The Canadian nuclear industry has welcomed the signing of a memorandum of understanding (MoU) with India to resume nuclear trade between the two countries after three decades, saying it could result in deals worth billions of dollars.
The MoU was signed by the Atomic Energy of Canada Limited (AECL) and India's Larson & Toubro earlier this week during the visit of Canadian international trade minister Stockwell Day to India.
The minister was accompanied by CEOs from the nuclear industry, including Cameco Corp, which is the world's largest traded mining company, and SNC Lavalin Nuclear, which is a leader in nuclear technology.
Canada, which donated nuclear technology to India in the early 1950s, banned all nuclear ties with New Delhi after the 1974 Pokhran test, alleging that India used its CANDU technology to make the bomb.
CANDU stands for Canadian Deuterium Uranium in reference to the use of natural uranium and deuterium oxide (heavy water) in Canadian-invented reactors.
However, Ottawa changed its nuclear policy towards India last year when it voted with other nations of the Nuclear Suppliers Group (NSG) to allow New Delhi access to nuclear technology and fuel.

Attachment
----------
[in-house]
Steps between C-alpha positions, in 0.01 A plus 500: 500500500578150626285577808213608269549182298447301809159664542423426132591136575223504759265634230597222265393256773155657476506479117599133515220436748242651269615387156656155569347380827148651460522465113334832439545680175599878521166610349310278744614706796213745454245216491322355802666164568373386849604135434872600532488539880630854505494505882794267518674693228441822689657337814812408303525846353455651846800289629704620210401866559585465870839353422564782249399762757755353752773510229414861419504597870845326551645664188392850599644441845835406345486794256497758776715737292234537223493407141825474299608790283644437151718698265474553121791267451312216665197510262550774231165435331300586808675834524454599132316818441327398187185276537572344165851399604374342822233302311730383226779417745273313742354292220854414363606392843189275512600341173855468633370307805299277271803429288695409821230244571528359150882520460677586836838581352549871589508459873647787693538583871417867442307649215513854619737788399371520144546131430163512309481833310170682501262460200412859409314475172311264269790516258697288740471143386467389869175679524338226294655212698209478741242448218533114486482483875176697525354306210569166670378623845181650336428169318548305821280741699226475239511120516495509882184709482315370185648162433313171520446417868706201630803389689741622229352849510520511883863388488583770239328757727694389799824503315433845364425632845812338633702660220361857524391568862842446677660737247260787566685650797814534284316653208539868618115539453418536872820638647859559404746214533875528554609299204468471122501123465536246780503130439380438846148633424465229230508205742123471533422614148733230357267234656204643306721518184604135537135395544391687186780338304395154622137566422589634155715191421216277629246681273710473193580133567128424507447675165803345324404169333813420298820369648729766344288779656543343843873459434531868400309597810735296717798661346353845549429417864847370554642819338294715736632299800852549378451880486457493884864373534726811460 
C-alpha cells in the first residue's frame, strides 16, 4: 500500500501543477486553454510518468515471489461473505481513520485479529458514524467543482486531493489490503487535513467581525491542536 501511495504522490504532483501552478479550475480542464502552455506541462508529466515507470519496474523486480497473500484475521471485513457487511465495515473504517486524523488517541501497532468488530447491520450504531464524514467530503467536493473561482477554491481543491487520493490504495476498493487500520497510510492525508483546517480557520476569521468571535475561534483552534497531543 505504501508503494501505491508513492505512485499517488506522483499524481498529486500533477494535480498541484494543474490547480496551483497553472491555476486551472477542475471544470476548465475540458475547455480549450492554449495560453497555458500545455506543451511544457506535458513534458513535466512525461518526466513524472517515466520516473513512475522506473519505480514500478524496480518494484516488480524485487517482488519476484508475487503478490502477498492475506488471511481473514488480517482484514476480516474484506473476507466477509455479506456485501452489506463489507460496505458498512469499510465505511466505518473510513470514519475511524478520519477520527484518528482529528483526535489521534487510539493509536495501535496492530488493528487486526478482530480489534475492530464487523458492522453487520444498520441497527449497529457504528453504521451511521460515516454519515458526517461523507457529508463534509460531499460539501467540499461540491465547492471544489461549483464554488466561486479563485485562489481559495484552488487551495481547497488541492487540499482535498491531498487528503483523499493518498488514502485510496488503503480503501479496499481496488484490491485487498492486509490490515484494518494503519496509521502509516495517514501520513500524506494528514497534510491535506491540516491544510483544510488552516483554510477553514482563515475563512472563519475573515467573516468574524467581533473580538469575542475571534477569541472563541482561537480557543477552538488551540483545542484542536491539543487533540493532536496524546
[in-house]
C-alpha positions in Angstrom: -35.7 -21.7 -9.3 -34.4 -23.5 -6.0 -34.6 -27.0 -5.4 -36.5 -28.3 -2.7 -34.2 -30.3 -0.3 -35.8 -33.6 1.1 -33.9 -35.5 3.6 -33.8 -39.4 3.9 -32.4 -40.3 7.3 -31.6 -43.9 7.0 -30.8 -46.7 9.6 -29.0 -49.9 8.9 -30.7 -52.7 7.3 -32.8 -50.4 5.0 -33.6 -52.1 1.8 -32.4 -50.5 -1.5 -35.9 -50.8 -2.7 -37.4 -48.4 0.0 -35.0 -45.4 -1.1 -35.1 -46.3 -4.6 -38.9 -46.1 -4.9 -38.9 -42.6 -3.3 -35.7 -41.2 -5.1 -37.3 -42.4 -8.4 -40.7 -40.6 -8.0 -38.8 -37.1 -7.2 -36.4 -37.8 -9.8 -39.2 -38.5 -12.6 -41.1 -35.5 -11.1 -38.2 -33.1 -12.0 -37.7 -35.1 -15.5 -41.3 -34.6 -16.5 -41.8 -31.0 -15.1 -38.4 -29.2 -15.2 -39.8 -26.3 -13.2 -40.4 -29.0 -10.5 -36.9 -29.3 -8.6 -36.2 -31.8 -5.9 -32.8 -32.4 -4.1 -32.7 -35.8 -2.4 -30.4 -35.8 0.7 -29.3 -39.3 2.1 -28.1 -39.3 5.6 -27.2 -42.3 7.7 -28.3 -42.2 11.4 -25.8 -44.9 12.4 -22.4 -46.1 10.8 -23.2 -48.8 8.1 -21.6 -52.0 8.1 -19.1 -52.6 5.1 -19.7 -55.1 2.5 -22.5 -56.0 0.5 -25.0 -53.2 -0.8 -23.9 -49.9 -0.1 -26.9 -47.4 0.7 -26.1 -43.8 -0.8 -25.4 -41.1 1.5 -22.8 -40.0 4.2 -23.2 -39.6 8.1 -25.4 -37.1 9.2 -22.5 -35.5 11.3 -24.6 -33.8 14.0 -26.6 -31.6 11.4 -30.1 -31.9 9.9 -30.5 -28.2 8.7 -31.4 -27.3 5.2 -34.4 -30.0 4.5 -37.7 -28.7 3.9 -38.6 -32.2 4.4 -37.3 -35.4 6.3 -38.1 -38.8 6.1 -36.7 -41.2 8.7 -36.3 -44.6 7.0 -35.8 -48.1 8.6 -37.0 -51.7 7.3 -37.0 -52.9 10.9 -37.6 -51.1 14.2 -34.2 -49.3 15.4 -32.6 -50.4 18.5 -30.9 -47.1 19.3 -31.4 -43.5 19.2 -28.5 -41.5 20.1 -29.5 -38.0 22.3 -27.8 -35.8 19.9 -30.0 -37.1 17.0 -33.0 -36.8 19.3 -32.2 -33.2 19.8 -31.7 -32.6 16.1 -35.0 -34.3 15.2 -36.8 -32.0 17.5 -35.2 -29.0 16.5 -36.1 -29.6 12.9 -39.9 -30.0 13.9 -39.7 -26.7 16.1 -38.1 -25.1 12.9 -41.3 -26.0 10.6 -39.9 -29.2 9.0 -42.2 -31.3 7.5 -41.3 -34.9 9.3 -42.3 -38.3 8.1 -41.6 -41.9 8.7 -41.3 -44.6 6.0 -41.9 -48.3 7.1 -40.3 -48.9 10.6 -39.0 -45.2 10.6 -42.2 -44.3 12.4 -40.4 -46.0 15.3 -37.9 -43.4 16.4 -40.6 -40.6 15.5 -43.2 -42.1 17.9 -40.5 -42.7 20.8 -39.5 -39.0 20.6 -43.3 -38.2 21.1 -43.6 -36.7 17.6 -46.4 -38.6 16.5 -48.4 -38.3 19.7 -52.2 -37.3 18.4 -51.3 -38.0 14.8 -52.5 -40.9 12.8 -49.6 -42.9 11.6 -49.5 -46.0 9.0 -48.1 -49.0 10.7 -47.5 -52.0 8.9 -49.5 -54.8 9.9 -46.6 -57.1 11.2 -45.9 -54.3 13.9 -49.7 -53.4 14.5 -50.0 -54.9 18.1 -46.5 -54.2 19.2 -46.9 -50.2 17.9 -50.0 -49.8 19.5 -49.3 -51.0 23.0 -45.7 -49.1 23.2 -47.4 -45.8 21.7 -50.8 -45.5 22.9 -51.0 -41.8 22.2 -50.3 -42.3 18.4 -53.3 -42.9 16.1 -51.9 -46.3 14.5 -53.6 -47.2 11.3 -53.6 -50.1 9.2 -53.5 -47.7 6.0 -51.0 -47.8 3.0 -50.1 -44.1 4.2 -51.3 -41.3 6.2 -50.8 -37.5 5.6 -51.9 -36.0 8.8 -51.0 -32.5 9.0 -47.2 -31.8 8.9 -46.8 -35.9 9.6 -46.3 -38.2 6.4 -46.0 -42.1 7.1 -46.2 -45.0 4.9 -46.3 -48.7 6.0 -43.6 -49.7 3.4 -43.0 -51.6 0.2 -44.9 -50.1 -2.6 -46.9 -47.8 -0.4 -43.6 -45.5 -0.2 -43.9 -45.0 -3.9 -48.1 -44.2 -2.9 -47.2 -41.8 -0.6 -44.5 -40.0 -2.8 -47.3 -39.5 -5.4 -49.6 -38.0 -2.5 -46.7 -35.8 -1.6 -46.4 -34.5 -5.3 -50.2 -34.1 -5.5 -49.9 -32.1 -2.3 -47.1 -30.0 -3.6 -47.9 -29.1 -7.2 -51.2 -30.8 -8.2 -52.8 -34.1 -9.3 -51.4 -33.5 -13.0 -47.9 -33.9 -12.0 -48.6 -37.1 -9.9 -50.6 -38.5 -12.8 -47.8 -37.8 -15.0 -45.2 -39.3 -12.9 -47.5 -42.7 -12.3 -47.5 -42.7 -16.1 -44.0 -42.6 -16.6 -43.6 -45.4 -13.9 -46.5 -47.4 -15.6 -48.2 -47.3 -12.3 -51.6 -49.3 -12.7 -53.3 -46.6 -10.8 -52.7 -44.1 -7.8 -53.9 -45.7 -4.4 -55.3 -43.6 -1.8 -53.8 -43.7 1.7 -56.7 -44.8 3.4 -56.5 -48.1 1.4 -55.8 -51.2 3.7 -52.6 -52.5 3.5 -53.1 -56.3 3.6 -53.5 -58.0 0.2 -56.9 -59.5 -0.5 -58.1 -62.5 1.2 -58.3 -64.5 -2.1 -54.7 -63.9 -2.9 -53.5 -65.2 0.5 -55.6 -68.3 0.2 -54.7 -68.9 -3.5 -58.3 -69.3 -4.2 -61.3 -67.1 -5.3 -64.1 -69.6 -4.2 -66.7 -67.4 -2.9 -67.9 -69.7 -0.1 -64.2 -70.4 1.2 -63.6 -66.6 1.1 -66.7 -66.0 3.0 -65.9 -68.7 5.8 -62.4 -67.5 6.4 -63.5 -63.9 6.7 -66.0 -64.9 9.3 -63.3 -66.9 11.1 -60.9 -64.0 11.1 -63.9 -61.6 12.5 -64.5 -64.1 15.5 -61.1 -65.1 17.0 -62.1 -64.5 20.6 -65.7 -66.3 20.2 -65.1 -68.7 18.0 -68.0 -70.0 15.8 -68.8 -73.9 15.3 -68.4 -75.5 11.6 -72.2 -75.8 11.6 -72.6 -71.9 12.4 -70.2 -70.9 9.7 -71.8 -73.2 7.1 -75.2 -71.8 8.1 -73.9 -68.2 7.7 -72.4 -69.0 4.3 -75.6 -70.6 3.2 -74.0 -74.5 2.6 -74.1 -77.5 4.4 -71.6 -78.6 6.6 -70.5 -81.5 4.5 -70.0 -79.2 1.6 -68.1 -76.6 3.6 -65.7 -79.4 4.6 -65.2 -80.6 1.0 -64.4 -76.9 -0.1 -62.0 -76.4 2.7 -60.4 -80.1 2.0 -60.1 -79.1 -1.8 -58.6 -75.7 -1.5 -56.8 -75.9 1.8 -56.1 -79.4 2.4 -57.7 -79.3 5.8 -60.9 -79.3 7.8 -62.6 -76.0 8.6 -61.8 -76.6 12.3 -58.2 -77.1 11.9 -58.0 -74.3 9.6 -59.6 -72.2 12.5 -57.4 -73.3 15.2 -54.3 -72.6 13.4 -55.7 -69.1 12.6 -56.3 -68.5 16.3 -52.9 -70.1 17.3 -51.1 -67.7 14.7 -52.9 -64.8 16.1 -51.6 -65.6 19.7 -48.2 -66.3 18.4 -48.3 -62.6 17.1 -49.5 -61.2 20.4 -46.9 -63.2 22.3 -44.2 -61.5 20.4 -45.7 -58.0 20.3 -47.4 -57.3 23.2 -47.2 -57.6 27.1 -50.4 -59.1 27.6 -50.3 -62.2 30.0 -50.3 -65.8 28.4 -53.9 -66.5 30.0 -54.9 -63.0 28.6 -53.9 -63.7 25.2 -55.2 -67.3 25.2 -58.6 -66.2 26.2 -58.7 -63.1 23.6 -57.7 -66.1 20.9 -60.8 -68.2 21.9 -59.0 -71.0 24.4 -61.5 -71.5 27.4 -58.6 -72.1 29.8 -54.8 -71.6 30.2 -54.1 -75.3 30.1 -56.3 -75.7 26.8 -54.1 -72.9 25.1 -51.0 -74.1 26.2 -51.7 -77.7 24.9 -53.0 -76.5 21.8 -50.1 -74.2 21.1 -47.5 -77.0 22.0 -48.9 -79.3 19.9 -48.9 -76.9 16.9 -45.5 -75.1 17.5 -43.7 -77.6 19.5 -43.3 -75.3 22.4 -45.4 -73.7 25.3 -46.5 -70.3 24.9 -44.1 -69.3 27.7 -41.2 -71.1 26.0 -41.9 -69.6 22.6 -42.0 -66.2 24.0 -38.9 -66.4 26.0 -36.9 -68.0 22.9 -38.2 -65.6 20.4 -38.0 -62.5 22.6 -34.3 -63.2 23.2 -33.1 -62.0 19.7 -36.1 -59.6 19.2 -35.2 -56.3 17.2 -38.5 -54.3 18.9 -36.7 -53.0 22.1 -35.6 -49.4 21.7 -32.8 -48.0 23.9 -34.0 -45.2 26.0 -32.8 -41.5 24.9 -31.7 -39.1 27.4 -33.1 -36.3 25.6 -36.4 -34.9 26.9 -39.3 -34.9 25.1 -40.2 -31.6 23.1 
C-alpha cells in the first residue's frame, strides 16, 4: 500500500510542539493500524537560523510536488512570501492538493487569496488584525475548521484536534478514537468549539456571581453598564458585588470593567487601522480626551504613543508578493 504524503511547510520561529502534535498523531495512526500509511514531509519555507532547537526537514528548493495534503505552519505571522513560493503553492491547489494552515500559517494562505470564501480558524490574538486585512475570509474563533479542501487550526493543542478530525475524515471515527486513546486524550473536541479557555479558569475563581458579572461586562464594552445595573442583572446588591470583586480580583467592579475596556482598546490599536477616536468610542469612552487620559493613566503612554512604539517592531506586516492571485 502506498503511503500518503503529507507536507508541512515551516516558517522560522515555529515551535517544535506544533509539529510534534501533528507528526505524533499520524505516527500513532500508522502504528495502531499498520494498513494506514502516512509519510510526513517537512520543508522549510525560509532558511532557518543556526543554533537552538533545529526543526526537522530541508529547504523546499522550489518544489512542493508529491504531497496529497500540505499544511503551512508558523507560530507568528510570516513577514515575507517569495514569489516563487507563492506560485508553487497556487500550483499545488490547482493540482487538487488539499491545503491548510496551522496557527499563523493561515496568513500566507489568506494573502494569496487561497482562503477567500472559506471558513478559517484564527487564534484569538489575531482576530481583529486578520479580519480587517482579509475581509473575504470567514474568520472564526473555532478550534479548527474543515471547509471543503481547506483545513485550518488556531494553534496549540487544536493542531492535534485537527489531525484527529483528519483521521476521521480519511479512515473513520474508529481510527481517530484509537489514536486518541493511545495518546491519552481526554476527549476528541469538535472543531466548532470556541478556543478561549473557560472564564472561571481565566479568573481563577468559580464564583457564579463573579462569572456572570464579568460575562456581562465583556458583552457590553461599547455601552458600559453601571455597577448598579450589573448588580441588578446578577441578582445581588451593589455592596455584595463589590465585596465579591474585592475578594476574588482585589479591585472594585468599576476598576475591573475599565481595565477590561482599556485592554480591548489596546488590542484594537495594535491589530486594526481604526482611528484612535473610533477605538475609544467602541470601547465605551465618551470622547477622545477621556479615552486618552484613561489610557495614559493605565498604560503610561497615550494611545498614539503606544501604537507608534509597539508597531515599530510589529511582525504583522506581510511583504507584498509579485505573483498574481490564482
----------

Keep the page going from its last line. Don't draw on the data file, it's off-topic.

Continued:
Hailing the MoU, the Organisation of CANDU Industries (OCI) - the nuclear industry's umbrella body - said Friday that it will bring Canada business worth billions of dollars.
It said ``the quick action by Atomic Energy of Canada Limited (AECL) and the Government of Canada that has resulted in a memorandum of understanding being signed with India's Larson & Toubro for co-operation on the ACR-1000, the latest generation of CANDU reactors.''
Under the MOU, Canada will develop ``a competitive cost model for the ACR-1000'' which can be sold to India.
OCI president Neil Alexander said: ``This .could lead to billions of dollars of business opportunities for Canadian companies.''
``We are extremely optimistic about the possibility for direct sales and partnership arrangements with Indian companies that will open up broader export opportunities for Canada's nuclear industry.''